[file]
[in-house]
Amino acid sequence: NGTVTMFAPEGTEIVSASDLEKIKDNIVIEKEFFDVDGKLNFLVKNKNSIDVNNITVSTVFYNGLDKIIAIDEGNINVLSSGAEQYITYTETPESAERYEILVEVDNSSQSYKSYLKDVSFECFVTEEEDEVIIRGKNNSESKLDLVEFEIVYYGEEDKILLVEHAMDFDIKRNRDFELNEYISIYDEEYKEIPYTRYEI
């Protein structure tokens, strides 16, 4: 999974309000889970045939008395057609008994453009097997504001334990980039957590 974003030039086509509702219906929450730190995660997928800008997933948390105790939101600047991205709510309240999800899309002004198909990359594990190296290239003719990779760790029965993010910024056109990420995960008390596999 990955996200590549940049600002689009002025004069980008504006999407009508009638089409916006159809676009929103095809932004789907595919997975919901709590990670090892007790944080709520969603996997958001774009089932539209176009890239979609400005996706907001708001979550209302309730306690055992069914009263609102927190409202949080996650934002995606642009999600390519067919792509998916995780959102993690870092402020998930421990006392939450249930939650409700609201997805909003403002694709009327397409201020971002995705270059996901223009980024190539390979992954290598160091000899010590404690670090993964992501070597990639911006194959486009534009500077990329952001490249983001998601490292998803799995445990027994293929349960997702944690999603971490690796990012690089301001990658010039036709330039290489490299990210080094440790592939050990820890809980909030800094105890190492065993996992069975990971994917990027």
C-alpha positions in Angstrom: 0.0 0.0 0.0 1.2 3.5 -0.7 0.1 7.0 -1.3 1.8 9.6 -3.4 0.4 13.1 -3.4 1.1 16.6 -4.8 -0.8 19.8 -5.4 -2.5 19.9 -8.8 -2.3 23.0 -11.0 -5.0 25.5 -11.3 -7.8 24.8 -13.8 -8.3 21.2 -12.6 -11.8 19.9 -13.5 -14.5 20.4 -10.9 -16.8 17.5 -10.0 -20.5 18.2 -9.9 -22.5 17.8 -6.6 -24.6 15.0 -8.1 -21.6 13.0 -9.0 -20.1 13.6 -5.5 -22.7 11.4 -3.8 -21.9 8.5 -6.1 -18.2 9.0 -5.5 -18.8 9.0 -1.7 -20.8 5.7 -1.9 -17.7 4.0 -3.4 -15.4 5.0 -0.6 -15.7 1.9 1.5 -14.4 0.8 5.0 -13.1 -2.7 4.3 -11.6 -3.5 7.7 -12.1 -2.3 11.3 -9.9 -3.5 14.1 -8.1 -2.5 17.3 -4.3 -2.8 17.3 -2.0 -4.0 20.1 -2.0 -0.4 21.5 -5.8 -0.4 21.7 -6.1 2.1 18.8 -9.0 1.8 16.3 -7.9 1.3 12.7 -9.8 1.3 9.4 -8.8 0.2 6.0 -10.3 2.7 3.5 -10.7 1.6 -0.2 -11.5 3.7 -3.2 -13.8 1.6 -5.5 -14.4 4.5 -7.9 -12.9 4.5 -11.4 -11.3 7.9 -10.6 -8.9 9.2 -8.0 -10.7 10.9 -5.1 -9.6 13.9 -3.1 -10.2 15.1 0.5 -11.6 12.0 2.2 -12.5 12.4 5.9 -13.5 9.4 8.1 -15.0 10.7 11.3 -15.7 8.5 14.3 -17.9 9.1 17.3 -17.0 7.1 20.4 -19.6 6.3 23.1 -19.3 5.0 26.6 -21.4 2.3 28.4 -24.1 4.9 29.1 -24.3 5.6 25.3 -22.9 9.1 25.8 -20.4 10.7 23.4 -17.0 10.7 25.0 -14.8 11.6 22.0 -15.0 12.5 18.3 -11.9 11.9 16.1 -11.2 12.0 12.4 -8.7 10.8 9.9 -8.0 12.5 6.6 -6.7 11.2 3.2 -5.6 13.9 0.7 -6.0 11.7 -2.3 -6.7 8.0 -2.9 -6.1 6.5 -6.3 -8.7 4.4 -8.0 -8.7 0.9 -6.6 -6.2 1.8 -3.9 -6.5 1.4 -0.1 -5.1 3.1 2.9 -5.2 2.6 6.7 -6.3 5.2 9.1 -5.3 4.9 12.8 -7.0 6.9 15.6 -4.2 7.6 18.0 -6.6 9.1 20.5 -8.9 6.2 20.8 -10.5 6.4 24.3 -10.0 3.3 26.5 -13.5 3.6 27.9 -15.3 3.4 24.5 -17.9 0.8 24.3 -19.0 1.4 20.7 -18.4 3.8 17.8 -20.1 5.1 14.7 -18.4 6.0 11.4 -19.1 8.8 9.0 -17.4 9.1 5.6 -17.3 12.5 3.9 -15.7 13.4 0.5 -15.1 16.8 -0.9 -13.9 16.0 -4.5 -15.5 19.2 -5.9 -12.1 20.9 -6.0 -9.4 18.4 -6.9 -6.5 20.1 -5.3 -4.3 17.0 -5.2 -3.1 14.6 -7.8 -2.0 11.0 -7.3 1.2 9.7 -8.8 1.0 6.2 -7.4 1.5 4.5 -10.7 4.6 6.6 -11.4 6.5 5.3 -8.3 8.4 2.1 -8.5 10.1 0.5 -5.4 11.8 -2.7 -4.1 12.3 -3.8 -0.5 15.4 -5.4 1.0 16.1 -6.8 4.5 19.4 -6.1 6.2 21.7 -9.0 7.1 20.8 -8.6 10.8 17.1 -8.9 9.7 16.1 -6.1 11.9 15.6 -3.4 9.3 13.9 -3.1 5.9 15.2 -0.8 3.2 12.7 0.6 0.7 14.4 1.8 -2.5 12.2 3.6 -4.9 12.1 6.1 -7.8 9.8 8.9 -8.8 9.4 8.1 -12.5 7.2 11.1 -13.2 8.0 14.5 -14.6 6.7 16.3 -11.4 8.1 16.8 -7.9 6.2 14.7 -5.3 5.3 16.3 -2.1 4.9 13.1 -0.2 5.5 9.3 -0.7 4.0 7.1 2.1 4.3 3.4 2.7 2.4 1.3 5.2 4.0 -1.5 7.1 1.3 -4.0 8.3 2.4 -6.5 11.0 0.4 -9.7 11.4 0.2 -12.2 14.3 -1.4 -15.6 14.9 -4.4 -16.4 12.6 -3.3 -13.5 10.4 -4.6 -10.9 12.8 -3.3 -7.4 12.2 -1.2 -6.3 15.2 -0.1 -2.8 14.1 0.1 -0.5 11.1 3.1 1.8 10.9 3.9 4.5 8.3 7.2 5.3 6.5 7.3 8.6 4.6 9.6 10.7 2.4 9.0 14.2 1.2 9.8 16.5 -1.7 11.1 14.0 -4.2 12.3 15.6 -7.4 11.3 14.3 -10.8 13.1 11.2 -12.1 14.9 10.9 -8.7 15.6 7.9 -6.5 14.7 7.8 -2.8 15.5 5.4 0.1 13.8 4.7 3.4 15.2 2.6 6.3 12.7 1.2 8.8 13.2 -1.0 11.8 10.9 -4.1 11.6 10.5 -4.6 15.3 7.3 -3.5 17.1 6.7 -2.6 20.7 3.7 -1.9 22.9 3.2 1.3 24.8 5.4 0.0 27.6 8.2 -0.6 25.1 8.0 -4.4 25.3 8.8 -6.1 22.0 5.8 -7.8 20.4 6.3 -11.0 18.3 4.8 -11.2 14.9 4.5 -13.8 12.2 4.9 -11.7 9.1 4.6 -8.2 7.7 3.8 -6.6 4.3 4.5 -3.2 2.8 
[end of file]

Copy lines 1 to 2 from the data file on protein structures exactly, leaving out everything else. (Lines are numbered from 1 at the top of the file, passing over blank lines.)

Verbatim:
[in-house]
Amino acid sequence: NGTVTMFAPEGTEIVSASDLEKIKDNIVIEKEFFDVDGKLNFLVKNKNSIDVNNITVSTVFYNGLDKIIAIDEGNINVLSSGAEQYITYTETPESAERYEILVEVDNSSQSYKSYLKDVSFECFVTEEEDEVIIRGKNNSESKLDLVEFEIVYYGEEDKILLVEHAMDFDIKRNRDFELNEYISIYDEEYKEIPYTRYEI